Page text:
By: Michael C. Wilson
Image Courtesy of Bosch
Transportation isn't a simple gas up and go, point A to point B equation anymore. Now cars drive themselves, travel for hundreds of miles without gas, and soon won't have a steering wheel at all. And though the future of transportation is currently obsessed with humanity's conveyance of choice—the automobile—motorcycles and scooters will play a big role as cities grow denser and green living transitions from a fringe lifestyle to federal law.
To catch a glimpse of this future, Bosch flew me out to the green hills of the German countryside to visit its Mobility Solutions Proving Grounds in Boxberg. Although you've never ridden a Bosch-branded motorcycle, it's more than likely that you've seen a bike being secretly powered by Bosch. The company even provided parts for some of the very first bikes, including an low-voltage magneto ignition device, created in 1897, for the electric-powered De Dion-Bouton tricycle, the most successful European motor vehicle in the late 19th century.
But despite its century-long history, motorcycles have lots of room to grow. Nearly 3,000 people die in motorcycle accidents every day, riders are 18 percent more vulnerable to accidents than drivers, and nine out ten motorcycle accidents are due to human error. Bosch is trying to shrink those numbers through technology that could find its way into millions of future bikes.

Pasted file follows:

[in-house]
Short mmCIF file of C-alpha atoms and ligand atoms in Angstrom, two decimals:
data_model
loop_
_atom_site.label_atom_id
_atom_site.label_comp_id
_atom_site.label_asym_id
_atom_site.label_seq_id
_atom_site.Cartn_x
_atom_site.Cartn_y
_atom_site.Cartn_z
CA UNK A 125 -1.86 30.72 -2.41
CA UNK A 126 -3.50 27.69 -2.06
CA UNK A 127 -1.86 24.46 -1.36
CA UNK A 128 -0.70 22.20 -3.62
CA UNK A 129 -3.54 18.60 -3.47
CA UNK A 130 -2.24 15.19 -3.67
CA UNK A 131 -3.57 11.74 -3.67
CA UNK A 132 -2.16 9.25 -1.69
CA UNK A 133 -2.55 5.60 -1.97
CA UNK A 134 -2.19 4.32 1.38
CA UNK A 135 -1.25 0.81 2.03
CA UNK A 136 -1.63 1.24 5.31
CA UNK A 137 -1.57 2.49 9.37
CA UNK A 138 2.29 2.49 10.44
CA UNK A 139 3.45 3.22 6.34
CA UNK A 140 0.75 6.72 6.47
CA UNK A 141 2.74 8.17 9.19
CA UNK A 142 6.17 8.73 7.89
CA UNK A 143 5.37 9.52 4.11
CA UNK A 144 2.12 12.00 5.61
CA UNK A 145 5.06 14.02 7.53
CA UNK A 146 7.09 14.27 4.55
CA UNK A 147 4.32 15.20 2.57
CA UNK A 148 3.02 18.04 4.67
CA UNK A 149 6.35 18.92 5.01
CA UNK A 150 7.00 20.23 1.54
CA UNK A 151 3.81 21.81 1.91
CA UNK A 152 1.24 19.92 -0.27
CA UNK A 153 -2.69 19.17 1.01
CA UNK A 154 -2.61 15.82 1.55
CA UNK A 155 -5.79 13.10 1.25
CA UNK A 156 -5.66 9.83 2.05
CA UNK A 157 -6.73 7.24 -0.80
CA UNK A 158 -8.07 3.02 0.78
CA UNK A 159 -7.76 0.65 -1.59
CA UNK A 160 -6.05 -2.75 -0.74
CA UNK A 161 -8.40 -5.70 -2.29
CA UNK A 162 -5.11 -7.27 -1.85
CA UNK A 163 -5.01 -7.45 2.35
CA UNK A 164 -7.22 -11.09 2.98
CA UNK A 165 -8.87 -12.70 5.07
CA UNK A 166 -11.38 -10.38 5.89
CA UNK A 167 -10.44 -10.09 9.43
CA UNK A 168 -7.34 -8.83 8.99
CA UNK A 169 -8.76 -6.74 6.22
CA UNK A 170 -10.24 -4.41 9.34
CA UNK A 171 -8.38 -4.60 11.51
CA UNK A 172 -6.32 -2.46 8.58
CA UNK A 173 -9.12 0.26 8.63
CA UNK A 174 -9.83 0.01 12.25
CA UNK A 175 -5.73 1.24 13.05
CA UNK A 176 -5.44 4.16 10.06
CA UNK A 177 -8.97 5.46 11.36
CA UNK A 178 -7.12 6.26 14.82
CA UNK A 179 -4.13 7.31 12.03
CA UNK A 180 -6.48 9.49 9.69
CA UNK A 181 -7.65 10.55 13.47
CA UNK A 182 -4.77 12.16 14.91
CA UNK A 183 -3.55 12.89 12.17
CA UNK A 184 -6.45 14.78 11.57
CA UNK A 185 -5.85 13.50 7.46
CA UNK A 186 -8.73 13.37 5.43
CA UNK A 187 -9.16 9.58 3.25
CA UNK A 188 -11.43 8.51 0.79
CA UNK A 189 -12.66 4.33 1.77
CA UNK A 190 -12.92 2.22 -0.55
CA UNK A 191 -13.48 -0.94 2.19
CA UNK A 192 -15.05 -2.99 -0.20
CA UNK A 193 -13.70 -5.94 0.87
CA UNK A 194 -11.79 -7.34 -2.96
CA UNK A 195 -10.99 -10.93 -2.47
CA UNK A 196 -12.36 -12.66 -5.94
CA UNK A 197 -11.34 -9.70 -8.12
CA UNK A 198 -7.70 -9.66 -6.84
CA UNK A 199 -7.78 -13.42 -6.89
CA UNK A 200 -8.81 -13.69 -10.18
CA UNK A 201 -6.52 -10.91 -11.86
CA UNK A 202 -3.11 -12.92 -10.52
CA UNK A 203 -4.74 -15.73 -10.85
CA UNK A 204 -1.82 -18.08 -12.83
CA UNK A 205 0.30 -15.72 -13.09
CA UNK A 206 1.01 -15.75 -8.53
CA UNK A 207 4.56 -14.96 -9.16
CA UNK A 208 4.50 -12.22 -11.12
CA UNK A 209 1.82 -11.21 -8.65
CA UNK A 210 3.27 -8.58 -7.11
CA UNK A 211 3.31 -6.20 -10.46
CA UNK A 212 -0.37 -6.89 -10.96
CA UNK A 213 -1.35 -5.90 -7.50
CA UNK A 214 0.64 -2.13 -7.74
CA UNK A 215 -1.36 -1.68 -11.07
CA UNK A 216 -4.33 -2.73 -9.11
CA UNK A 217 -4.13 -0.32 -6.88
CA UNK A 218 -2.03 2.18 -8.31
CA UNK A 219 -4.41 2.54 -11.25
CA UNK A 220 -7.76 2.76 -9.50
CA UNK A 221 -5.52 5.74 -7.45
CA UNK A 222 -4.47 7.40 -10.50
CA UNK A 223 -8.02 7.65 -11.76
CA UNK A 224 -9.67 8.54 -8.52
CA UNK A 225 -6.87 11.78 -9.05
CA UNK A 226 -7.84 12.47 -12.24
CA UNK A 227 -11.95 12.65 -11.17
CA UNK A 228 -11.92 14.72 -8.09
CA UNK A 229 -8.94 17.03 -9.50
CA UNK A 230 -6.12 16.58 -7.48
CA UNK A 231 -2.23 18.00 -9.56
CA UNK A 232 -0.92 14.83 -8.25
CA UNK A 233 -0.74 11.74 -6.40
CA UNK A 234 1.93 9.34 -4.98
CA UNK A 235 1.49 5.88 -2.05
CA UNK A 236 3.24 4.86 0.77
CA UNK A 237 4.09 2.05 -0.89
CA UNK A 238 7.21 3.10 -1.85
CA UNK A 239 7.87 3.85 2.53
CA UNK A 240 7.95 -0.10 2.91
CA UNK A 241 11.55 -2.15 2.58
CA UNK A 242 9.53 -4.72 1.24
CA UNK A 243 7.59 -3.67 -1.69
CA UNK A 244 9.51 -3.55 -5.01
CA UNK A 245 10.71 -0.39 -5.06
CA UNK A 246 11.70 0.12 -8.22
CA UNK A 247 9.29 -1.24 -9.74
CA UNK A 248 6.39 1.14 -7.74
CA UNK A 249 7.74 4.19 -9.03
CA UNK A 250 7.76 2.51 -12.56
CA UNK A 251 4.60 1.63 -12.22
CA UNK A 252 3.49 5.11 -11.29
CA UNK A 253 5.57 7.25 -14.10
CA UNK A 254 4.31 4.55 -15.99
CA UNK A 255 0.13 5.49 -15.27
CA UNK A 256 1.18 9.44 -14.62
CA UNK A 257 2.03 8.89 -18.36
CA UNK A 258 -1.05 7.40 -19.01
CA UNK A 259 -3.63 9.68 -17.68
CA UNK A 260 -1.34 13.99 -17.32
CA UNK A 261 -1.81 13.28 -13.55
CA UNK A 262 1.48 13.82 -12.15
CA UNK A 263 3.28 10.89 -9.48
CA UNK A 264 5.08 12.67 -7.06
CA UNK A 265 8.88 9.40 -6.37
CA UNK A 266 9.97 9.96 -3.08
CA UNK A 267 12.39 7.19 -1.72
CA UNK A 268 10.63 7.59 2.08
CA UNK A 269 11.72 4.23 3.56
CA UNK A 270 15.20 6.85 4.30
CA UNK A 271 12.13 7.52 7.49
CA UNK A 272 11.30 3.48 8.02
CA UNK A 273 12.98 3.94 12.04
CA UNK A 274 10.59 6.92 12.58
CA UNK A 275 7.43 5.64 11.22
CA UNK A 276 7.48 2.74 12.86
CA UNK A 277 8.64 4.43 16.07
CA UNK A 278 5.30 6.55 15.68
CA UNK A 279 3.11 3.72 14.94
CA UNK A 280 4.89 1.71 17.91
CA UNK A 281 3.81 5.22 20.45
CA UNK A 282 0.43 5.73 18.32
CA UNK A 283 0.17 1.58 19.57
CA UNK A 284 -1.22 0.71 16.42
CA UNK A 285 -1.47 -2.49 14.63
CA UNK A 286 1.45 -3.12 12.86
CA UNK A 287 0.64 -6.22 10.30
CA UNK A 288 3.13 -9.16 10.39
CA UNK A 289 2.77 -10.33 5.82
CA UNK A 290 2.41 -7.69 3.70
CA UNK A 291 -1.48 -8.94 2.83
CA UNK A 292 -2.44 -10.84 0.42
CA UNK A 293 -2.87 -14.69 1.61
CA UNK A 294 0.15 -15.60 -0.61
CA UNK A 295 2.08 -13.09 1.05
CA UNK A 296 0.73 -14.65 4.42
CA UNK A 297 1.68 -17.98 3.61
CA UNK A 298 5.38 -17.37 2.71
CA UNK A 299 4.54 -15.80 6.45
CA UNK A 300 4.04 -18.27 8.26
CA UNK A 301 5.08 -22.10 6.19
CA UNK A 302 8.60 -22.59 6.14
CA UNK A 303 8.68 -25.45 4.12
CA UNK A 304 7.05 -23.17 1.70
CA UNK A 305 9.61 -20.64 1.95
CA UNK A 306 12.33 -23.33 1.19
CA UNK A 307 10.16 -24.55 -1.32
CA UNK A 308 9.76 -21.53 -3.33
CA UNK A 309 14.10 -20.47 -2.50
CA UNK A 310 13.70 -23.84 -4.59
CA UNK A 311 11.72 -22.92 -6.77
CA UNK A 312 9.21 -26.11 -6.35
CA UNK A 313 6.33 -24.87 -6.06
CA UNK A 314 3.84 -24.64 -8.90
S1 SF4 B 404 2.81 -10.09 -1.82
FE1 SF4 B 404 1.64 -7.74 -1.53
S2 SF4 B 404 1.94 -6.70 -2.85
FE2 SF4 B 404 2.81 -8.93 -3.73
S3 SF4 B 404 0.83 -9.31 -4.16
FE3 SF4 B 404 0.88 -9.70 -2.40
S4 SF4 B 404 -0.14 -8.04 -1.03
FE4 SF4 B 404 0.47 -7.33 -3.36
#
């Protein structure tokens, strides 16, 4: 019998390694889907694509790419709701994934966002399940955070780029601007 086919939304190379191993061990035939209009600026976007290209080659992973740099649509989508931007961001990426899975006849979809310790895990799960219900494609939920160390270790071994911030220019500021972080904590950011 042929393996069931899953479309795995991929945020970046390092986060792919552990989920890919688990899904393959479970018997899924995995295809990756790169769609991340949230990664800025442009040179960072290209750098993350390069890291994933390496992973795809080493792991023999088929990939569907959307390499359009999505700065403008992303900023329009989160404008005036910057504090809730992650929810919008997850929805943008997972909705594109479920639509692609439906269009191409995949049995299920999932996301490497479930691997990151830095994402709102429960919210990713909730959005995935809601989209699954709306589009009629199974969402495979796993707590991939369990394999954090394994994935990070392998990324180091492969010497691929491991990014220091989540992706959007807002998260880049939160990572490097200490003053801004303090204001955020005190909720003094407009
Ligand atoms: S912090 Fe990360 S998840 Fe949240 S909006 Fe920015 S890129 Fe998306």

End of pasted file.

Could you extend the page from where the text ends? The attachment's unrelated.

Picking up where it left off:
Here's how they're going to do it.
The Best Motorcycle Rider is a Safe Rider
Motorcycles, by design, leave their rider exposed to accidents due to the physics of where the rubber meets the road, so how can technology improve what seems like an inherent flaw? Try making the bike smarter, starting with an anti-lock braking system.
One of the first things any new rider learns is not to use the brakes in a corner because it reduces traction and can result in a low-side crash (see above). It's not a good situation, and it can be a fatal one, leading to the majority of motorcycle accidents every year.
But Bosch is trying to make this fatal tendency a thing of the past. With advanced monitoring units, they can compute lean angle, speed, and position, so if you need to hit the brakes when Bambi darts out into the road, you'll maintain traction, and most importantly, not die. "If you look at the technology that has been used in cars over the last 20 years, you can see a definite trend of fatalities decreasing over time," Bosch's Tony Szczotka told Popular Mechanics. "That trend isn't the same for motorcycles because the technology has only now started to show up."